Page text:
pbd: i've got no opinion on points 1, 2 and 5 but for 3 & 4 i would definitely propose an alternative, especially as those are BG (beyond gaga) issues:

3: it's only ridiculous if you are playing with the vague meanings of the words “artist” and “performer”, in which case there's loads of overlap. if you look at the goals and contexts of most commercial music performers, they are different than those of most contemporary artists and there's no indication that lady gaga has anything to say about the latter.

#4 drawing a line of what is art is different than drawing a line saying “this art takes on the practices and contexts that have been read as art, and this art doesn't”. i just don't believe we live in a monoculture, i do believe our cultural forms are defined by reference, and the references of the former are generally what define contemporary art. even if there's some small aspect of lady gaga's work that might have something to say about contemporary art, there's no indication that the decisions to create it were hers. she writes the tunes, most everything else is the machine, and it doesn't keep people who are concerned about the histories of pop music from saying quite substantial things about it.

thats no reason to keep lady gaga from performing anywhere, just like it's no reason to say keep martin creed's band off the radio. but his band is not the same as his art practice (i've asked him) and that's even when they are coming from almost identical process-based systems. sure we can read one as the other if we feel like, but beyond the “is it, isn't it” that this discussion is doing, i don't think there's much to get into.

Gianni Schneider: LG is by no means innovative, but neither is contemporary art. I am not a fan of LG per se, but the phenomenon is not the “costumes” but the fact that the images of the costumes travel the world a million times over and are actively searched and watched.

That's incredibly interesting. Non-photojournalistic Images that are, not Hollywood perfection, shared by millions and built and excavated by her. Why is it that “appropriation” in art is considered (still) somewhat radical and appropriation in pop music is “derivative” and “bad”? Why is it then that Kelley Walker gets tons of museum shows and Lady Gaga is “derivative”? Do you ever get to see Kelley walker's images outside of the artworld? No. Does anyone outside the artworld care? No.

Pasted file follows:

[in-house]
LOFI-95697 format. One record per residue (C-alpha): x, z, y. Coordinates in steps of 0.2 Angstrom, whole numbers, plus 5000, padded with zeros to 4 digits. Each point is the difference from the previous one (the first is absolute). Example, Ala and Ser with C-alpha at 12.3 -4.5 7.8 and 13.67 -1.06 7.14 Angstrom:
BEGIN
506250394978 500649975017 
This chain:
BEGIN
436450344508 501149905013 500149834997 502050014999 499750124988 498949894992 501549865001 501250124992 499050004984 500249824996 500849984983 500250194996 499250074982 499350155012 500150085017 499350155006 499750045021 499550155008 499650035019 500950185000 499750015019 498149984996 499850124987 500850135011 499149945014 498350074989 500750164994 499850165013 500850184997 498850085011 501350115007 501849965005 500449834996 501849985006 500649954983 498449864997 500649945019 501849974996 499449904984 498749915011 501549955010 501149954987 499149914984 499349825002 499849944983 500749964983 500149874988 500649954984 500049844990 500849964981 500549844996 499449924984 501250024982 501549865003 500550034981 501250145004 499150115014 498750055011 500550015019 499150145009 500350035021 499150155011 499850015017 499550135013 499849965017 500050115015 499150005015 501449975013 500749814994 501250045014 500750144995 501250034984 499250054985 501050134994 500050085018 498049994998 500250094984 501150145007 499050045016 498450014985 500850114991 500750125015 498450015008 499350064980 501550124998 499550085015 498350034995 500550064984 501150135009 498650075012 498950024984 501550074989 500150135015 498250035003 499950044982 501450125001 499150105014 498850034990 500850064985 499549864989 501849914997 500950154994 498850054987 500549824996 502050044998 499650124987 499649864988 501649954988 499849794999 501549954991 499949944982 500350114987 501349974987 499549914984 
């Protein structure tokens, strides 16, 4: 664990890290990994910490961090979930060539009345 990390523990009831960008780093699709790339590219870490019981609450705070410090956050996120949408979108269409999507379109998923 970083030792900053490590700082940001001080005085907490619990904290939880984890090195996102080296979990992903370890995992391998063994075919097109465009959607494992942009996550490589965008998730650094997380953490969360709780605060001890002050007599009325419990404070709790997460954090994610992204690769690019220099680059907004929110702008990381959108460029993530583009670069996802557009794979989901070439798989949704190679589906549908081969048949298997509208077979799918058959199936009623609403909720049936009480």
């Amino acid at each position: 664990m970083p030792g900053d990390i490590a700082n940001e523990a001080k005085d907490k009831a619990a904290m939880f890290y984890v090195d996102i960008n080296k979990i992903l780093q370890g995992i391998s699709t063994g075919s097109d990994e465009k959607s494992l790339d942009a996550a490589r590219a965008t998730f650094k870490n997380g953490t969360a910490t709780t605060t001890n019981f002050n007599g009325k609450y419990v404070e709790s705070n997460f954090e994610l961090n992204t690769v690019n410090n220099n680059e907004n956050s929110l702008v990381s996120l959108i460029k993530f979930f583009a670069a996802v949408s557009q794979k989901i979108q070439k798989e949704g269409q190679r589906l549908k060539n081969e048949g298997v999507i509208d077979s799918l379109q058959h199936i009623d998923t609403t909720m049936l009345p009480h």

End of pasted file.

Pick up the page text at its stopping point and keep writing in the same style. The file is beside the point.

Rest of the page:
Again, I am not a “fan” of LG but what I see is something interesting happening with regards to audience.

It is meaningful whatever Biesenbach says about Gaga because as we all know he gets to make a lot of decisions that will historicize what “art” is and since the canon of contemporary art seems to be driven by about 15 people's decisions, here you go.

This is a very interesting opportunity for artists to consider what audience means. The museums and “artworld” got in a way too big but in another way too small, limiting audiences and the scope of artists that get shown. Art CAN'T just be something in a museum, or in someone's studio, it HAS to be in the world somehow. I think she has taken the mid-level art “model” and applied it to the pop arena.

PBD @gianni i'd suggest just the opposite here: that the mass consumption of lady gaga images is rather uninteresting. at least compared to the images of wildebeasts fighting lions, holidaymakers snuggling up to seals and people setting farts on fire that are watched even more than lady gaga images and don't have a concerted industry effort to get people to watch them (and even then those images aren't terribly interesting to me in relation to art practice, but hey thats my practice). the effect of networked distribution as it relates to audience that you find interesting has little to do with lady gaga specfically, i'd think.

Comments on this entry are closed.

{ 1 trackback }

Previous post:

Next post: